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Question: I’ve visited several Italian cities recently and I couldn’t get an Uber in any of them. I’ve heard the app is illegal here. Is that true and what should I use instead?
Does Uber exist in Italy? As with so many things in this country, the short answer is a fairly irritating one: sort of, but it depends.
Over the last decade, ride-hailing apps have become a standard way of getting around cities worldwide – or at least a handy backup transport option when travelling. So it may seem a bit strange for us to be discussing whether the most famous of these services is available in a major European country in 2022.
But you may find certain habits you’ve developed while living or travelling elsewhere just don’t translate in Italy. Taking an Uber is one of them.
Uber has been present in the country since 2013. Though it was briefly banned from operating in 2017, it’s not illegal now – though taxi drivers may try to tell you it is. It’s just very limited and, apparently, deeply unpopular.
That’s not just because Italy’s highly protected taxi industry has been vocally protesting for years against the arrival of Uber and the threat of what drivers say is unfair competition.
There’s also the fact that a lot of people in Italy just don’t seem interested in using it.
The apparent lack of enthusiasm for Uber may be surprising when you consider the lack of good or reliable public transport in many cities – not least in Rome. There’s a reason why the vast majority of the Eternal City’s residents stick to using their own cars, no matter how hard it is to find a parking spot.
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The same goes for cities up and down the country. And you may also notice that, outside of the biggest cities and away from airports, traditional taxis are very thin on the ground in Italy generally.
Whatever the reason, ride-hailing apps and taxis remain, for the most part, the preserve of tourists and totally irrelevant to the lives of many Italians, except for when travelling or in exceptional circumstances.
So what are tourists and new arrivals supposed to do if they want to use these services in Italy?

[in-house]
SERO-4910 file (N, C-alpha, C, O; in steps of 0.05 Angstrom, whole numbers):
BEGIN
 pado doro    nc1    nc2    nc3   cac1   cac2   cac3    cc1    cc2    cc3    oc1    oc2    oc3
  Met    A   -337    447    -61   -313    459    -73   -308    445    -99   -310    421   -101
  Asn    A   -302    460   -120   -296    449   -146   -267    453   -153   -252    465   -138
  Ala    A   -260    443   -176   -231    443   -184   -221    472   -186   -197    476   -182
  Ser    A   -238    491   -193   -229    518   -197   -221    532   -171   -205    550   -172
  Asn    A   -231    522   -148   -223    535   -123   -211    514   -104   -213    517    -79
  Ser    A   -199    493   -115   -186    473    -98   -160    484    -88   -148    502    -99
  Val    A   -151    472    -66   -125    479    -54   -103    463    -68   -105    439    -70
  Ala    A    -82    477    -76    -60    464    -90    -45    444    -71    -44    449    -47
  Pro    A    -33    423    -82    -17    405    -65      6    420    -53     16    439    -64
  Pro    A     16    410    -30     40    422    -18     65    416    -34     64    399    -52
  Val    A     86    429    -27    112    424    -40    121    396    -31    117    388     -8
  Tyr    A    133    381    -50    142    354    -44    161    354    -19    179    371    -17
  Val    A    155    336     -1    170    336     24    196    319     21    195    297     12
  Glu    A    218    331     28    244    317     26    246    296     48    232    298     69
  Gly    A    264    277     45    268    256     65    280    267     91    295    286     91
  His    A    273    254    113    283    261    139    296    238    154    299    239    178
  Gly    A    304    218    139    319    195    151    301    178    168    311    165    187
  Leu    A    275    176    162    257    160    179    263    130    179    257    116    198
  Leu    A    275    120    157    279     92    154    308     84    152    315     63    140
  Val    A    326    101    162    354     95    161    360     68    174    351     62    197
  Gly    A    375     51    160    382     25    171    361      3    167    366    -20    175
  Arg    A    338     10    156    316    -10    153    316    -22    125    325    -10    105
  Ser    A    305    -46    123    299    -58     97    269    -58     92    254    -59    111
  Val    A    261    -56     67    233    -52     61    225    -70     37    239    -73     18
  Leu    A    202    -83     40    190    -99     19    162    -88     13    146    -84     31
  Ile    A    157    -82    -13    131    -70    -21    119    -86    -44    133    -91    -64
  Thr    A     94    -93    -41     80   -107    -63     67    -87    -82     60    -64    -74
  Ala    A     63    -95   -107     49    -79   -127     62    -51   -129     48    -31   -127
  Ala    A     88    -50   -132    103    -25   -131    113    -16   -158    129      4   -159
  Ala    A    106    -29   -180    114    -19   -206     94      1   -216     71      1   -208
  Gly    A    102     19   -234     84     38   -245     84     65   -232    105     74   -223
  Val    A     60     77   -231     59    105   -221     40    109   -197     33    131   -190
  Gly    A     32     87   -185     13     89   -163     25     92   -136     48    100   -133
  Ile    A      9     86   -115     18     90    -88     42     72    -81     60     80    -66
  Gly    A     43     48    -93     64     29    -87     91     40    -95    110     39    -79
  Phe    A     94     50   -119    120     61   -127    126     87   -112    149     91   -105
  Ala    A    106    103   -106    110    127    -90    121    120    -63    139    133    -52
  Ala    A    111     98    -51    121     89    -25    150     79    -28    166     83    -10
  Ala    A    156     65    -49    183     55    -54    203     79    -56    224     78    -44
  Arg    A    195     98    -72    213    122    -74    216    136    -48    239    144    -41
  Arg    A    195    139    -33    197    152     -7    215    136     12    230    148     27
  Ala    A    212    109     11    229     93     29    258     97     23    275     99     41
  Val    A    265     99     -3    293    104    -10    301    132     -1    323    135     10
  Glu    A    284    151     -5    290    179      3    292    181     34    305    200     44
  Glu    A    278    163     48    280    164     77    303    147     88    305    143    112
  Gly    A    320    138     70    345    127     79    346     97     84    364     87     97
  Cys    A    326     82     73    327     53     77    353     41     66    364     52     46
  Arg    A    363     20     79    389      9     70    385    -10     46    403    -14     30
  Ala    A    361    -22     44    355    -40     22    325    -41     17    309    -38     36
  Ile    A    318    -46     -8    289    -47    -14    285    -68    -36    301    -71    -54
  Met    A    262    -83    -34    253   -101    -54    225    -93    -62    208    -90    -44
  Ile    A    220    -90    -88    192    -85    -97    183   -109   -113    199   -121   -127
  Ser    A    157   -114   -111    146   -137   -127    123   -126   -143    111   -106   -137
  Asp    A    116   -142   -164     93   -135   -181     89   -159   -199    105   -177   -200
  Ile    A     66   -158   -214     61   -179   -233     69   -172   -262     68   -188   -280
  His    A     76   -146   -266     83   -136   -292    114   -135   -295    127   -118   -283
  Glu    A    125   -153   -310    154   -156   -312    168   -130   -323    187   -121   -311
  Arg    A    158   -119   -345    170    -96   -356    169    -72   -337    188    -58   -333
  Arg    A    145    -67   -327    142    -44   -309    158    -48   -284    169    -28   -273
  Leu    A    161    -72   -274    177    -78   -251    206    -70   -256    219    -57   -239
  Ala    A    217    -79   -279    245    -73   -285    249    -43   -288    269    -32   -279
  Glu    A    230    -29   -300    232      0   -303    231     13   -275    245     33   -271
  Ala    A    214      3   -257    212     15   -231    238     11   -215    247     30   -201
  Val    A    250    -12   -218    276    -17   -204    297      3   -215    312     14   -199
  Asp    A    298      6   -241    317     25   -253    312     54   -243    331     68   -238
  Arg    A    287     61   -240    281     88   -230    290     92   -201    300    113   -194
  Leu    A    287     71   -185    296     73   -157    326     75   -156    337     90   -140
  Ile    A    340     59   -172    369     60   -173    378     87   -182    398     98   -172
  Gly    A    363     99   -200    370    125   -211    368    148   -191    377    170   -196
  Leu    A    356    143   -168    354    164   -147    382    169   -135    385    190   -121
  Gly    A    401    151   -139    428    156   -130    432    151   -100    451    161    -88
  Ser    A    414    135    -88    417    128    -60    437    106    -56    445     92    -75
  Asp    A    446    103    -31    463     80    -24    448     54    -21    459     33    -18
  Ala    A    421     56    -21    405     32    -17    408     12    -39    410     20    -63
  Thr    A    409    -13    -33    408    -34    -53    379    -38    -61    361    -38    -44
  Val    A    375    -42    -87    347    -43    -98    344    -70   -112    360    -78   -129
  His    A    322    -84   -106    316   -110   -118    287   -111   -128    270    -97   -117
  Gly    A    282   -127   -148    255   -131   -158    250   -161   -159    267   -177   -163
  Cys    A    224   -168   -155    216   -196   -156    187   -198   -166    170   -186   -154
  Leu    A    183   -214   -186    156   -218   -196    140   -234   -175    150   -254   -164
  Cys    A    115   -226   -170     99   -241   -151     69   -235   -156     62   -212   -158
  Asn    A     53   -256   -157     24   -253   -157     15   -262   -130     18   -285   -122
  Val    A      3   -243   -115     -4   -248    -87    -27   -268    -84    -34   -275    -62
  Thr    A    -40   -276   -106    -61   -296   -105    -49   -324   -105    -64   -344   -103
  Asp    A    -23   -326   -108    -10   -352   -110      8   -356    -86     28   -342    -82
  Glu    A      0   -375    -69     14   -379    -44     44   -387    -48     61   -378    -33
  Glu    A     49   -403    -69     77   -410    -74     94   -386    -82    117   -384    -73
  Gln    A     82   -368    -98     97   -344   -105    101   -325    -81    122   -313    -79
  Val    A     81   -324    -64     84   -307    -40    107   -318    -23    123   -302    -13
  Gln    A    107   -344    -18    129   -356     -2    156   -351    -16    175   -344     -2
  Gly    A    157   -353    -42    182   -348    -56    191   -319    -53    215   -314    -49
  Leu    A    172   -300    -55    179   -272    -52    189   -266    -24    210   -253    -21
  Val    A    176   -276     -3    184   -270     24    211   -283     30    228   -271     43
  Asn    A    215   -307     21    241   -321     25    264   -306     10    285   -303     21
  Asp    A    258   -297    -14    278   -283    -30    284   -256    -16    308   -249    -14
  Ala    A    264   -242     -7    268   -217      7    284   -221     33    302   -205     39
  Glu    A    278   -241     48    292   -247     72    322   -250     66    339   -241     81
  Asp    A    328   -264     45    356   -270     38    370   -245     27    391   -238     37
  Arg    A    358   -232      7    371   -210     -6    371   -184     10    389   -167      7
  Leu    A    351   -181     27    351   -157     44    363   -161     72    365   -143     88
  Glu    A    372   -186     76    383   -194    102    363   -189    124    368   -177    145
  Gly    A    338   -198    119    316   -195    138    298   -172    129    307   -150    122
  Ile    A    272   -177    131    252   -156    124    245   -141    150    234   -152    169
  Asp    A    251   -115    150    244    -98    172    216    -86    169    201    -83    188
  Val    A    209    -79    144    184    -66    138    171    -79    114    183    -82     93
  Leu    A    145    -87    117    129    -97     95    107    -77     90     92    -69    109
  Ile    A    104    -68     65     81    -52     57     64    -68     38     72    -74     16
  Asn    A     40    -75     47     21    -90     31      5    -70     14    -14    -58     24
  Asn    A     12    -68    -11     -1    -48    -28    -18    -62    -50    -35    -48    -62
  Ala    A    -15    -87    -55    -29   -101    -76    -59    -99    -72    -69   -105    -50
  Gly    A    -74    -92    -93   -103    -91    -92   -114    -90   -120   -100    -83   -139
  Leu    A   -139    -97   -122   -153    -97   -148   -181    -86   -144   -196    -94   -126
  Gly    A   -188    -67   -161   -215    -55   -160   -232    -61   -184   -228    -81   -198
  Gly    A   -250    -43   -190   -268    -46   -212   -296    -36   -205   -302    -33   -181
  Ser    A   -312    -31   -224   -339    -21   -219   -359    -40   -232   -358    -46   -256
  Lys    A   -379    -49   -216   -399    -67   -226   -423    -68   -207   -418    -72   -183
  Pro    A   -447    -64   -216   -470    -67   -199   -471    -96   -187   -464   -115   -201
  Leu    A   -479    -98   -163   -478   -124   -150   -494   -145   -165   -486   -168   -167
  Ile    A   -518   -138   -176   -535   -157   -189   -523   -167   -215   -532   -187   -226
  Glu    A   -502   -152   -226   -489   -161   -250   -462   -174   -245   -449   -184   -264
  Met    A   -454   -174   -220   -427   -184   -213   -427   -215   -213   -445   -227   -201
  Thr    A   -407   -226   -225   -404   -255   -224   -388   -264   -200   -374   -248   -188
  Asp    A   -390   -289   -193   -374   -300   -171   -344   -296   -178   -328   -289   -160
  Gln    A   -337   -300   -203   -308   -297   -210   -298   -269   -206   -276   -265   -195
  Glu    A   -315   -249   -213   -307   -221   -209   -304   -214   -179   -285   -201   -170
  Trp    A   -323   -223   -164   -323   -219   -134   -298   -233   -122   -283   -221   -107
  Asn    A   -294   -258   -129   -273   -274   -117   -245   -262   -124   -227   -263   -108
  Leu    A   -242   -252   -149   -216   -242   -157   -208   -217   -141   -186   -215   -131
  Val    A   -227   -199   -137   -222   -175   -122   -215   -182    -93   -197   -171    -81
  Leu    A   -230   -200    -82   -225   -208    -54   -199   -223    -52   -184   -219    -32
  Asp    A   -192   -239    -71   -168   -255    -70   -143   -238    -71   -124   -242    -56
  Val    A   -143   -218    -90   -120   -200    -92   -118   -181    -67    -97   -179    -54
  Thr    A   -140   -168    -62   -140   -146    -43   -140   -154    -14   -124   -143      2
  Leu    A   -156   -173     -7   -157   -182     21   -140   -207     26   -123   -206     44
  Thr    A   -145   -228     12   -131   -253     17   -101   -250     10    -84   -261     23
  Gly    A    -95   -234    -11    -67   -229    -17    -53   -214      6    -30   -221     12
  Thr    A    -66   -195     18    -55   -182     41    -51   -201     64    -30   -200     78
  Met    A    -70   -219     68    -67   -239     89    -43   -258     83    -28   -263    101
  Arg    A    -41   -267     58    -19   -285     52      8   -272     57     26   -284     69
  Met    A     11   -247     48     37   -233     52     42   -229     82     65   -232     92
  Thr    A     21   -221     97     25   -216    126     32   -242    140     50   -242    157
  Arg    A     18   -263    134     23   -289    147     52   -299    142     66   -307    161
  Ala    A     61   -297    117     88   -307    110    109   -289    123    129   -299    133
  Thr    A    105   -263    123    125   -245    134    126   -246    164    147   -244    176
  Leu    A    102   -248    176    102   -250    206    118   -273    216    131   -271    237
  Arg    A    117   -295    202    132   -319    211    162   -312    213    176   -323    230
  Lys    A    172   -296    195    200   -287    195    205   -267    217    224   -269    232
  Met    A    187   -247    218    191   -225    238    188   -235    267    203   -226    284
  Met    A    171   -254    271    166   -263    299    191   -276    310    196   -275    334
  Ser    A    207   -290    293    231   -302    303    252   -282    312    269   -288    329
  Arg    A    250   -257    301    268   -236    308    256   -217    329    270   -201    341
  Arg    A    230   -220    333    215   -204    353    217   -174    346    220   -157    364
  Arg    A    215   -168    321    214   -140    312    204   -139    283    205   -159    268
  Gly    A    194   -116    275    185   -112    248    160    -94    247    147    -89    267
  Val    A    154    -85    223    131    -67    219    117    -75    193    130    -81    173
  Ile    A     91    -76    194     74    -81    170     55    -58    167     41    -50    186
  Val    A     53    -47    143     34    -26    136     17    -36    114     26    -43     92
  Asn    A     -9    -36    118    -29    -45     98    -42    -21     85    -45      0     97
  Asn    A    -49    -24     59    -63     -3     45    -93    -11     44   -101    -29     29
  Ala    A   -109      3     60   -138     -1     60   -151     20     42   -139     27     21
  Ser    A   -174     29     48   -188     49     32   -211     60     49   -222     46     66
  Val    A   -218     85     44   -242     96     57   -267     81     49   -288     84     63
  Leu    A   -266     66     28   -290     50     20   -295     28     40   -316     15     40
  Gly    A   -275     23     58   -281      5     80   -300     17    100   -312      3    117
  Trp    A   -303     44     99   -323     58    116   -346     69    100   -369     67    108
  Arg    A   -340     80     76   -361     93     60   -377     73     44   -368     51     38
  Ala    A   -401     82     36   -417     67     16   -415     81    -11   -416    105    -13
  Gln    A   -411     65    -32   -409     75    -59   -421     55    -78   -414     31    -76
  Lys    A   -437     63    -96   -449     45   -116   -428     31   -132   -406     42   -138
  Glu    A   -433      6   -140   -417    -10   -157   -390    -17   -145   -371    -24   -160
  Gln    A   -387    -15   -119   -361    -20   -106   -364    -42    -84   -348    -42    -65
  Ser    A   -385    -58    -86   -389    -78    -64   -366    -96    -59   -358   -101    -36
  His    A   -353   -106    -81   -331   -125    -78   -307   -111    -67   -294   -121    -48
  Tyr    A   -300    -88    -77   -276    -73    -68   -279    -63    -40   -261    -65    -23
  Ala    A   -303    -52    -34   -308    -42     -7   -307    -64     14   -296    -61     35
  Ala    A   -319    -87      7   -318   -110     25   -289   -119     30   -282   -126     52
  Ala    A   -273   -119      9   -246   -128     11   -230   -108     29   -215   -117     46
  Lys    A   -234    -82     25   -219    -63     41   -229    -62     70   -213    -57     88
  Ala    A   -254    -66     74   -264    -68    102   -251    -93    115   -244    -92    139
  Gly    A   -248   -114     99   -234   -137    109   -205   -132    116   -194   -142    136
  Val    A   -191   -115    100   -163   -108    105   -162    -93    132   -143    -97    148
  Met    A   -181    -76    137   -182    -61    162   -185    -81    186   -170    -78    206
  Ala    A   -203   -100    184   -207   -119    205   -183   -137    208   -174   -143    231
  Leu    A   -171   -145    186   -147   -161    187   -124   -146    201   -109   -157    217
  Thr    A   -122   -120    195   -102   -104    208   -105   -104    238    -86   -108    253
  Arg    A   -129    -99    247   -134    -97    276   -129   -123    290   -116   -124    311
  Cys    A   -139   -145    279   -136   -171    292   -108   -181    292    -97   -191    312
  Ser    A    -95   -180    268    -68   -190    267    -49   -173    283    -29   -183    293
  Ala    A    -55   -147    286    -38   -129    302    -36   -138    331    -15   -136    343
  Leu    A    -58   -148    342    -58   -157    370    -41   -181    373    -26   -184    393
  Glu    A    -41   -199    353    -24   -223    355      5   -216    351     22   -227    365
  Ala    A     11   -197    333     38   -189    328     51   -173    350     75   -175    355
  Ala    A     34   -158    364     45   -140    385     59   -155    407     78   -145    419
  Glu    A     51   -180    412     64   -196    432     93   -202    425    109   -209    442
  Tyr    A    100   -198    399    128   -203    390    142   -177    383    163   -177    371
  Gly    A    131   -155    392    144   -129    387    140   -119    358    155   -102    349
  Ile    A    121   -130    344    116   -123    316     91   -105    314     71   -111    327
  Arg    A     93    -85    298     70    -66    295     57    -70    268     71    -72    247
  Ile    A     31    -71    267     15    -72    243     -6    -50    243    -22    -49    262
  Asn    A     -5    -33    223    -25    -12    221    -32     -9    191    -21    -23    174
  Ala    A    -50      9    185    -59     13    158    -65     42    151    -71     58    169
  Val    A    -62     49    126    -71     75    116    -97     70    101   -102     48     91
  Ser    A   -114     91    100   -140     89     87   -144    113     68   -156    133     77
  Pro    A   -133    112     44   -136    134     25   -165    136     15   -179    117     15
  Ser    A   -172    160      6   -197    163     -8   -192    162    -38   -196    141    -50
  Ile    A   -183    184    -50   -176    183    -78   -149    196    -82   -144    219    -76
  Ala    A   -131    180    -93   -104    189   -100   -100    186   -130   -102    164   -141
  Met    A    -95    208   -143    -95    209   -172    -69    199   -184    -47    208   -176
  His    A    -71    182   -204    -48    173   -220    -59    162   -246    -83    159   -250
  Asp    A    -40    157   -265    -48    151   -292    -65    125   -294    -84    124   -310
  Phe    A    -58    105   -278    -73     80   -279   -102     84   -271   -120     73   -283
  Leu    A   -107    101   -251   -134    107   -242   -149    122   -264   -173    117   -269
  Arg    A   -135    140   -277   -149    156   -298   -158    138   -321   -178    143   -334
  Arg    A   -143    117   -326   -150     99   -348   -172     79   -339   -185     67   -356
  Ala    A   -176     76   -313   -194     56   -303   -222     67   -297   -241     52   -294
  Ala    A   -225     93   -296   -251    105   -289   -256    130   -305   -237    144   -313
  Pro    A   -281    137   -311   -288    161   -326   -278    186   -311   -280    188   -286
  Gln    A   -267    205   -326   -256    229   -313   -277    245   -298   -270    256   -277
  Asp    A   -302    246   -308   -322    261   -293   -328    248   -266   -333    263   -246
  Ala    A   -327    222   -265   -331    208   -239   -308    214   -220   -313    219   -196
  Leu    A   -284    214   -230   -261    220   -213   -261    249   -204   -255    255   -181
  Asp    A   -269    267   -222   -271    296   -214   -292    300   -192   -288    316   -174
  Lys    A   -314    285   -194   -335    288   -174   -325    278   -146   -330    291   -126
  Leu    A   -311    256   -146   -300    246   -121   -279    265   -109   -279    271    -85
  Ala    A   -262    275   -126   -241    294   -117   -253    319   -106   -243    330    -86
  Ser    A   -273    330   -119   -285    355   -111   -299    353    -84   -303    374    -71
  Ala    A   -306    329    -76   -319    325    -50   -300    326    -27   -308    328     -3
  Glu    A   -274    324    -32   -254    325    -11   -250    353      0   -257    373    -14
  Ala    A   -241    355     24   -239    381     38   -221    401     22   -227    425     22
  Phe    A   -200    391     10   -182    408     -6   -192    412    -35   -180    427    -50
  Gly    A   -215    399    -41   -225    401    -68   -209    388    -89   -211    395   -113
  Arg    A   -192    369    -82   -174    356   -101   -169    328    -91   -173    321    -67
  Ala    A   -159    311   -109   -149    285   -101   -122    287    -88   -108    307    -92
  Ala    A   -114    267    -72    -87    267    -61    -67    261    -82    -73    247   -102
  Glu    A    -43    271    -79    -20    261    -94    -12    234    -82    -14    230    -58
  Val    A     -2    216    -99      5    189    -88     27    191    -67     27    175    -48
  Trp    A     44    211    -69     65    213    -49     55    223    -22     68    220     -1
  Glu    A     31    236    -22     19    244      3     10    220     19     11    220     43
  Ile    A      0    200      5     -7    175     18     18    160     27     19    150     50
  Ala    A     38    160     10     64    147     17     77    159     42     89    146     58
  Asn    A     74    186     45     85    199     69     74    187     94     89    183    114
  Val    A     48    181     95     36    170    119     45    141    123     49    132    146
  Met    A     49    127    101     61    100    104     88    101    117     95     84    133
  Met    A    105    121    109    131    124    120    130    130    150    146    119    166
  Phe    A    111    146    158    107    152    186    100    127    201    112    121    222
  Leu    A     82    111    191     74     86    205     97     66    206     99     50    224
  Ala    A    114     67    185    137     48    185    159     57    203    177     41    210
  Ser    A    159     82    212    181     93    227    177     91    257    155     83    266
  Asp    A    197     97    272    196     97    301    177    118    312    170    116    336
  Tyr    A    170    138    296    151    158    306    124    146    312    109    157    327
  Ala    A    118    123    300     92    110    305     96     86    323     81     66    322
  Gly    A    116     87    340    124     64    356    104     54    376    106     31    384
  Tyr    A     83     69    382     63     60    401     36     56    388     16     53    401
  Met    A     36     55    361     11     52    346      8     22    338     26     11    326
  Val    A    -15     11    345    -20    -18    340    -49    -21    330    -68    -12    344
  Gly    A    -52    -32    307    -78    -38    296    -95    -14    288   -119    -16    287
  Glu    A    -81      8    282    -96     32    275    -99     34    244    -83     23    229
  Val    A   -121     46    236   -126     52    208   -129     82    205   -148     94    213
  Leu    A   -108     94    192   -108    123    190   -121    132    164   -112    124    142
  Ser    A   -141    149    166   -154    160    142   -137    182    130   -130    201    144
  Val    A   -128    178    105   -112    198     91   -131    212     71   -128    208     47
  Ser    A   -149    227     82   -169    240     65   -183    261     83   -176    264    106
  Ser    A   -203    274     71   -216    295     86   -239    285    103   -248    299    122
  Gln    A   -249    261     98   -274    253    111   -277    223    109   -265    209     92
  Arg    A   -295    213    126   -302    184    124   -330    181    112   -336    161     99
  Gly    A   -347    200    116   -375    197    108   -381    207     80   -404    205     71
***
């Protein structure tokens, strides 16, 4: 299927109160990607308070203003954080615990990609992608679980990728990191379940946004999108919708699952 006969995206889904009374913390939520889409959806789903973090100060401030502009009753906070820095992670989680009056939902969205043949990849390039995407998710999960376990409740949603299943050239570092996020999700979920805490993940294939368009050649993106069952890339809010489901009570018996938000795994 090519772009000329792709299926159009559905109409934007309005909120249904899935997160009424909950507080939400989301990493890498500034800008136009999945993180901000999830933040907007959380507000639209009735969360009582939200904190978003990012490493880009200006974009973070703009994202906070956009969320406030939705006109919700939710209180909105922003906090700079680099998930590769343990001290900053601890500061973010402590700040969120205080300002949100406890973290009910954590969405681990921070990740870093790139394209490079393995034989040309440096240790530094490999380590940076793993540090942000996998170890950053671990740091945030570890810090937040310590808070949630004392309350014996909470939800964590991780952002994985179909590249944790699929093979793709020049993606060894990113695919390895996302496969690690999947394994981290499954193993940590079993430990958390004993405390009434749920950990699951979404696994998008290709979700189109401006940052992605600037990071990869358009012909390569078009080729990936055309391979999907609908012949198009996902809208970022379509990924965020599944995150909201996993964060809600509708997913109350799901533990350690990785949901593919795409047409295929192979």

You can get an Uber – if you’re in Rome or Milan.
However, it will be the more luxurious Uber Black service; the cheaper Uber service many of us are used to using elsewhere is not allowed to operate in Italy due to concerns about unfair competition for taxi drivers. Uber Black means nicer cars but higher prices – if you don’t mind the extra cost, it’s perfectly safe and reliable to use.
A traditional taxi is likely to work out cheaper, but the number of reports of tourists being ripped off suggests it’s advisable to book and agree the fare in advance. You can use Free Now (formerly MyTaxi) to hail and pay for a traditional cab in more than 80 Italian towns and cities.
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Other apps including Carmel and Lyft also exist in Italy. But they suffer from the same problem as Uber: they aren’t widely used and therefore are unlikely to be available outside of the biggest cities.
Apps that are popular, by contrast, are mainly those focused on renting your own transport, such as Enjoy or Scooterino.
For longer journeys Italians often use rideshare app BlaBlaCar, while the Moovit app is popular among public transit users – especially in the surprising number of towns and cities where bus routes are not shown on Google Maps.
Things may be about to change in the near future, as Uber is set for major expansion after finalising a deal in May to integrate its app with Italy’s largest taxi dispatcher, IT Taxi.
But until then, if you want to get around quickly and relatively cheaply in Italy your best bet may be to do as the Romans do and get your own two wheels.
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